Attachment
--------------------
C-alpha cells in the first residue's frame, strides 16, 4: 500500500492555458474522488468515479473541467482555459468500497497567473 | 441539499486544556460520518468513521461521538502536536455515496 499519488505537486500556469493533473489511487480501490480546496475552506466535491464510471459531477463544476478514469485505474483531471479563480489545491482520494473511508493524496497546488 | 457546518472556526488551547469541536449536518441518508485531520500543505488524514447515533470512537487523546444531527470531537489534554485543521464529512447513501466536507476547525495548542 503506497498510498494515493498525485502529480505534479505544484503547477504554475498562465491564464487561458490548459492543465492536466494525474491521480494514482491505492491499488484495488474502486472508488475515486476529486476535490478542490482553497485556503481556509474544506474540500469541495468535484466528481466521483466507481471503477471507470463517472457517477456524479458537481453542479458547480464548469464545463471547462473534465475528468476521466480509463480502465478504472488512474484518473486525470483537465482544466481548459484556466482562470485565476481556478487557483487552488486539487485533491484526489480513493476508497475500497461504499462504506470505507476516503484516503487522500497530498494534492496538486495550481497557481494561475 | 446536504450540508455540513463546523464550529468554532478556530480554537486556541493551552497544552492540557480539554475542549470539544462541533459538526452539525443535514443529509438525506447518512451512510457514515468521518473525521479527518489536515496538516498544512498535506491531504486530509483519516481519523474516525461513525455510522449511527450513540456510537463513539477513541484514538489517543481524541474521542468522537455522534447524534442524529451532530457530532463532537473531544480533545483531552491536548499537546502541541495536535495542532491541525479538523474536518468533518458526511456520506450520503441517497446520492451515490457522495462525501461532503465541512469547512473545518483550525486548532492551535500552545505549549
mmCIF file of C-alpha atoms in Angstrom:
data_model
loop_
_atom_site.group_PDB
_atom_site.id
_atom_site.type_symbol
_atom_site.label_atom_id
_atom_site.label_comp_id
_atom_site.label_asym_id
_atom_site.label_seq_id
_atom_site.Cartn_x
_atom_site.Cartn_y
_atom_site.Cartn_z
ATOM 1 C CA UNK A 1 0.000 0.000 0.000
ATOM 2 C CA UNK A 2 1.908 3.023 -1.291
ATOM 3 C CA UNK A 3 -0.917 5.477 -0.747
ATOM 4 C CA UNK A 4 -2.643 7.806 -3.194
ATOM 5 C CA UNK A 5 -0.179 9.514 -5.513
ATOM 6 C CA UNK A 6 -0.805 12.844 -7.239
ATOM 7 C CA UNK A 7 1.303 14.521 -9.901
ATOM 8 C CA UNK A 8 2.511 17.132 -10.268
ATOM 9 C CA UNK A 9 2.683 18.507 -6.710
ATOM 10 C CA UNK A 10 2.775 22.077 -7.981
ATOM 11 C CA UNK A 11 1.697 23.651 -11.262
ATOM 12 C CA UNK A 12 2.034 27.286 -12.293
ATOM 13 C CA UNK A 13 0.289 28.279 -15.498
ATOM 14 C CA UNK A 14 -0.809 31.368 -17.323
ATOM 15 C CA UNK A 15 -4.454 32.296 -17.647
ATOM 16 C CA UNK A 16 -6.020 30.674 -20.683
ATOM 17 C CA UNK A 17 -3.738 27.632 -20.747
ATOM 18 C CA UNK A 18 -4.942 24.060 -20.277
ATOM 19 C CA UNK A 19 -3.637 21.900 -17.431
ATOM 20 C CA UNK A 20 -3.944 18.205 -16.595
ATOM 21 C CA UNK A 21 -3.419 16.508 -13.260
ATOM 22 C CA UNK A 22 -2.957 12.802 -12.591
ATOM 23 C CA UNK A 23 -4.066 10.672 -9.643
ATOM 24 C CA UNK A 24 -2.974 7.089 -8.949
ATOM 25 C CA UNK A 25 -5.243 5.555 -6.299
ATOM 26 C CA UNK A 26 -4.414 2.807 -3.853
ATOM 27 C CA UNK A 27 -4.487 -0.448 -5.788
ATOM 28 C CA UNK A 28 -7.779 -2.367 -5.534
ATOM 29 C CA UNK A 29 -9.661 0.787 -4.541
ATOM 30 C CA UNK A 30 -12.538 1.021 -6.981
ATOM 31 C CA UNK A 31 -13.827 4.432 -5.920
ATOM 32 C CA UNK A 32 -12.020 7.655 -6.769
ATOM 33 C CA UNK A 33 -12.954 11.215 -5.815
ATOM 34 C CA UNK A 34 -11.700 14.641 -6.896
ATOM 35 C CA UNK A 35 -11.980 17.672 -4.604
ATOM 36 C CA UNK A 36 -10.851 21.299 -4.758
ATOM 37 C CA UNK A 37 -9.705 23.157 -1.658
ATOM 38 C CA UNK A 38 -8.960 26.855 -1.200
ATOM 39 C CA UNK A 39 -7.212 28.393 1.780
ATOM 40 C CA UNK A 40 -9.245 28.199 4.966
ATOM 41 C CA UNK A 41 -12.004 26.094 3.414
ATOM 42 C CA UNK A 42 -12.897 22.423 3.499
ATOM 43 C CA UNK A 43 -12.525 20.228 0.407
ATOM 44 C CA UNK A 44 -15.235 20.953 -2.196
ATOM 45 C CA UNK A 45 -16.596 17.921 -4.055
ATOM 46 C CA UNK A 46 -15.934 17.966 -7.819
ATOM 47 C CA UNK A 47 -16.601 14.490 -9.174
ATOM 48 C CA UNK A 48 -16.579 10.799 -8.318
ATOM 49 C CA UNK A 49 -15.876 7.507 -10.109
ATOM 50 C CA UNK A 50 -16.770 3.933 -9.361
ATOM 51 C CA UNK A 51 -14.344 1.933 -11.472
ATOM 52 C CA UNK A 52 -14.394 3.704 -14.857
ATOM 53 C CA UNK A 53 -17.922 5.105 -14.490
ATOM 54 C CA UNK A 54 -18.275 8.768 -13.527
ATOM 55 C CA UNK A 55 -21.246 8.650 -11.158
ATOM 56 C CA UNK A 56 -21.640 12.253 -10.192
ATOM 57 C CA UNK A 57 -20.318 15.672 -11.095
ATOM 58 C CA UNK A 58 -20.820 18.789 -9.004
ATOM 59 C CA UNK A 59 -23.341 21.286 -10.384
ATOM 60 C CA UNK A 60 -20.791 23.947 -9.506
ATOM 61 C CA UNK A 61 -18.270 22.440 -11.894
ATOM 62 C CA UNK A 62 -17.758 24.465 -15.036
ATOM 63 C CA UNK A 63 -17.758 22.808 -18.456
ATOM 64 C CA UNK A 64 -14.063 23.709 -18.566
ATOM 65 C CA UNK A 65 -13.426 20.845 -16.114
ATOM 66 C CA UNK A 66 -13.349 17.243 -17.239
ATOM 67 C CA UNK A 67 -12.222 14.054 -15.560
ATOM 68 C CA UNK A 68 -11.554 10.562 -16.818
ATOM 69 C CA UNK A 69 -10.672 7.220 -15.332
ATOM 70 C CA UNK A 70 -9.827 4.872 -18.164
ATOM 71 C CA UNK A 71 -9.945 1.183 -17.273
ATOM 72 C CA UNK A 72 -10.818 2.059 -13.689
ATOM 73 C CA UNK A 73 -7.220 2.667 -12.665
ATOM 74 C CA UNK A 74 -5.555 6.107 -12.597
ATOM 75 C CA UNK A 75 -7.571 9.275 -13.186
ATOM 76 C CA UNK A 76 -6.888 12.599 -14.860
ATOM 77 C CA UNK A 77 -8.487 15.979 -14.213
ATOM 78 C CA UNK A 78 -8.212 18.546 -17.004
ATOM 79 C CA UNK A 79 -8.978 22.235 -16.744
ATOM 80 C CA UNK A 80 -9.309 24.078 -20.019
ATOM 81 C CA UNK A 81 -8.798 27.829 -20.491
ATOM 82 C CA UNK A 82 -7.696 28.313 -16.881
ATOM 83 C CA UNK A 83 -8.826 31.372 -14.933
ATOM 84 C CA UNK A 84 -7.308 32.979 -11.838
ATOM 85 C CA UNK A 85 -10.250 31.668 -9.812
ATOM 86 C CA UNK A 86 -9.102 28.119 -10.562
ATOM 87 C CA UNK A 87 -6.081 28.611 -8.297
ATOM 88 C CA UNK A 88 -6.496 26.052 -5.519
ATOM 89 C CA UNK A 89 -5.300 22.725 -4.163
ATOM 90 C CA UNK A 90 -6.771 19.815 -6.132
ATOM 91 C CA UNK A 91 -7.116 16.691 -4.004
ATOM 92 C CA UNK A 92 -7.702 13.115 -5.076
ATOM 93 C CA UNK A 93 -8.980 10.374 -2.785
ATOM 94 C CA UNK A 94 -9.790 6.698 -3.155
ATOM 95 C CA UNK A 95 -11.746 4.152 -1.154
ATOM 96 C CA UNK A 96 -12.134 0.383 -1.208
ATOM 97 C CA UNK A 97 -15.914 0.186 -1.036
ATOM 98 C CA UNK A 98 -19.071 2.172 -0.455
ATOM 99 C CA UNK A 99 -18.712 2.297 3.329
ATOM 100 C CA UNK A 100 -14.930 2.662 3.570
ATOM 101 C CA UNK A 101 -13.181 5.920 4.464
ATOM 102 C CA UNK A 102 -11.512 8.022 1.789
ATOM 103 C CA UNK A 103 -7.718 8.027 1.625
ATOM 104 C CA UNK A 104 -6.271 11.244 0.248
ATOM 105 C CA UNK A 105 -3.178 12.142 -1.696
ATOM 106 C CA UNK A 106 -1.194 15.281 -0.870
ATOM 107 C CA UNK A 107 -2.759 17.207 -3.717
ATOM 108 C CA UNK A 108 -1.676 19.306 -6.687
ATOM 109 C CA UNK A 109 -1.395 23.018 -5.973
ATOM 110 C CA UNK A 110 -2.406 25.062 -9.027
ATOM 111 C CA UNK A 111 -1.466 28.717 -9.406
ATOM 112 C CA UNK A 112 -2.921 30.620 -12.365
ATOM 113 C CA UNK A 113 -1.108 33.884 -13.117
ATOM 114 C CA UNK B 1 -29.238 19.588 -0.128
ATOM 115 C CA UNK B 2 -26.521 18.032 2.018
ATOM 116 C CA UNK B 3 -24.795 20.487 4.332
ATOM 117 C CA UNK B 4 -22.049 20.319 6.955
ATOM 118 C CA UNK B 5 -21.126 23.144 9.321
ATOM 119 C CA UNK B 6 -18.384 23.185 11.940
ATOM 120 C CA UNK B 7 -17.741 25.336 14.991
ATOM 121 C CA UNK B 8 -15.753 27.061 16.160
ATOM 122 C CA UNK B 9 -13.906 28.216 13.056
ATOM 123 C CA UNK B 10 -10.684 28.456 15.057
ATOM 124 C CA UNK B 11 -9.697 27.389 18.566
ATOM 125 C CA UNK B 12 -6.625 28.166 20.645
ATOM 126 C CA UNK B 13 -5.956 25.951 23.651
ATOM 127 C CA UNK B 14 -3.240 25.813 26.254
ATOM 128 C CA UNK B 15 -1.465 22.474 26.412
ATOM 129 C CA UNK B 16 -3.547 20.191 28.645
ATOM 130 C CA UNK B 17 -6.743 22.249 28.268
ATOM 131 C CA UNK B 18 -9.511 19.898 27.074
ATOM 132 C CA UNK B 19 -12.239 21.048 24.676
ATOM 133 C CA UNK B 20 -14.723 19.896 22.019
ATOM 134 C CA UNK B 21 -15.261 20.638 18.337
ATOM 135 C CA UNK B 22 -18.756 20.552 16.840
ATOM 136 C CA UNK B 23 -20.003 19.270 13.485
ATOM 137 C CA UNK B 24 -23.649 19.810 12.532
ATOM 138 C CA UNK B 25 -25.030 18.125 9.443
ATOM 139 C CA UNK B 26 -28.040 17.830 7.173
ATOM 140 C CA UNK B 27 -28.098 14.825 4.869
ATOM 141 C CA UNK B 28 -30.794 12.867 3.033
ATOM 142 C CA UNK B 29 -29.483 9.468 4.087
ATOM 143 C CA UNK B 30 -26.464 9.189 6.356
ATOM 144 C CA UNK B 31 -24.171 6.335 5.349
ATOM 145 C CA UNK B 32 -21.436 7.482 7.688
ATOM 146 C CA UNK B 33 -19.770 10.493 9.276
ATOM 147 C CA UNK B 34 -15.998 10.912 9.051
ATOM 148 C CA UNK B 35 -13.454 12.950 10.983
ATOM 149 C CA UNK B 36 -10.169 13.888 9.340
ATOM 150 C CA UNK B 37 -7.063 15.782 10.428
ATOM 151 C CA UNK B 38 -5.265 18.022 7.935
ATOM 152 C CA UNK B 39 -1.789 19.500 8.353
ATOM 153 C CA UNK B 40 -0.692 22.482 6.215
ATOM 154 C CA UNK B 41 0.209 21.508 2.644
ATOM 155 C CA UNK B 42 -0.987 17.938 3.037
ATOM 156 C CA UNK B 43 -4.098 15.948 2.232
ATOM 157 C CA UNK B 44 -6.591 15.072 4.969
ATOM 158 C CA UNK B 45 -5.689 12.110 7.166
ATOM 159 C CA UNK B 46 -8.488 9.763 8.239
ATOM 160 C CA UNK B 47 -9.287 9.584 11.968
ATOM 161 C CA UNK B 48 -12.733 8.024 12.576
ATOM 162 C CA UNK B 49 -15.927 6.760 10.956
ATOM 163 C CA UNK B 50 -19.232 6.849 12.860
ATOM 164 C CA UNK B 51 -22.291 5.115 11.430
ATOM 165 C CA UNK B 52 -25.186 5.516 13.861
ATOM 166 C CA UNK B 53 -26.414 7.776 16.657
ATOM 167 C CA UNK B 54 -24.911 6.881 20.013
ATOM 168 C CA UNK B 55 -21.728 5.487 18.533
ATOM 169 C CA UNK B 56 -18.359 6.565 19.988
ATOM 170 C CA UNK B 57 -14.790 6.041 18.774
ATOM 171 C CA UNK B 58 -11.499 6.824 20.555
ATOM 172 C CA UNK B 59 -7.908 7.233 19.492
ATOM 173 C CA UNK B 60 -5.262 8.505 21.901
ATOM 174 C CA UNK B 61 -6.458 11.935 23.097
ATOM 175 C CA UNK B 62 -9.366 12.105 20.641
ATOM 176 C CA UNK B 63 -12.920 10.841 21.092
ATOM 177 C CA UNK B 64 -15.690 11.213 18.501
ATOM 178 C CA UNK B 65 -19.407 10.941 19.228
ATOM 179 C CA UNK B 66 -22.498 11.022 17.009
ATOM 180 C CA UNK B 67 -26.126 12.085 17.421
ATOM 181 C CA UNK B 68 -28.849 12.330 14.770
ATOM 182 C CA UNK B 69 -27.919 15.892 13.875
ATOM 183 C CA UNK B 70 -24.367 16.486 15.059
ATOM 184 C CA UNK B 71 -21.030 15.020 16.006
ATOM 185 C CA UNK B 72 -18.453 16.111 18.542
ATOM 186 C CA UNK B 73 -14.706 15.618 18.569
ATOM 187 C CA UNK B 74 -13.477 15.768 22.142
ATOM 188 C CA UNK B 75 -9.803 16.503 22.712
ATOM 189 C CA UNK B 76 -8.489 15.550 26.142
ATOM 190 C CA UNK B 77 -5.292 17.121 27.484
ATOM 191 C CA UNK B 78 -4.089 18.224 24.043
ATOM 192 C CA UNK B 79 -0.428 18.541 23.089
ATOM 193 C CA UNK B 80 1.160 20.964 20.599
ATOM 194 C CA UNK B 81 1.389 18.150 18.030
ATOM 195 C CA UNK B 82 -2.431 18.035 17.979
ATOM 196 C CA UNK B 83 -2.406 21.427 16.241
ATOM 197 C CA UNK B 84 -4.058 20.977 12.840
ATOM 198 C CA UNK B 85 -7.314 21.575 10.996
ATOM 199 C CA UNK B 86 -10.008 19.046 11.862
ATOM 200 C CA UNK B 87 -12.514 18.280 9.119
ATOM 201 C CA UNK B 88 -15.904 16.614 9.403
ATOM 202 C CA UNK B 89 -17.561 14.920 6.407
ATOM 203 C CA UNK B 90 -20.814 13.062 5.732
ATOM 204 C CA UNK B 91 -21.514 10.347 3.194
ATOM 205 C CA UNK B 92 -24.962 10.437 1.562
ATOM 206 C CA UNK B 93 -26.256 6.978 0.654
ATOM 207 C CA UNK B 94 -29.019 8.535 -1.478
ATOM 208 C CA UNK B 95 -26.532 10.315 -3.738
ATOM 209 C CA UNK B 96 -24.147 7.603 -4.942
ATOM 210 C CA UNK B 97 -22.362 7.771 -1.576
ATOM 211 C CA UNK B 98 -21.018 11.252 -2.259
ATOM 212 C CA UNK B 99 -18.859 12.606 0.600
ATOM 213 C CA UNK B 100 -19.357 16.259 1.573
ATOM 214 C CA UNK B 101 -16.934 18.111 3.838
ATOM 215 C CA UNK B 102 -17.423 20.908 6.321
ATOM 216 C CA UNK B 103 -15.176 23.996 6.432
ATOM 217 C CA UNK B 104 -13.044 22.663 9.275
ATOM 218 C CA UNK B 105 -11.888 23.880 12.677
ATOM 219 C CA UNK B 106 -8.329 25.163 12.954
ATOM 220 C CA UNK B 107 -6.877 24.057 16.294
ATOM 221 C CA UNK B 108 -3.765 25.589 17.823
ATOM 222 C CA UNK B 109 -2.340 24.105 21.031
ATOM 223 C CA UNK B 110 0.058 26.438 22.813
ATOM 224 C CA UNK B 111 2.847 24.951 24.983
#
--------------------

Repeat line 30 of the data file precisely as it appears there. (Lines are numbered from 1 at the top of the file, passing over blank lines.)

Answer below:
ATOM 16 C CA UNK A 16 -6.020 30.674 -20.683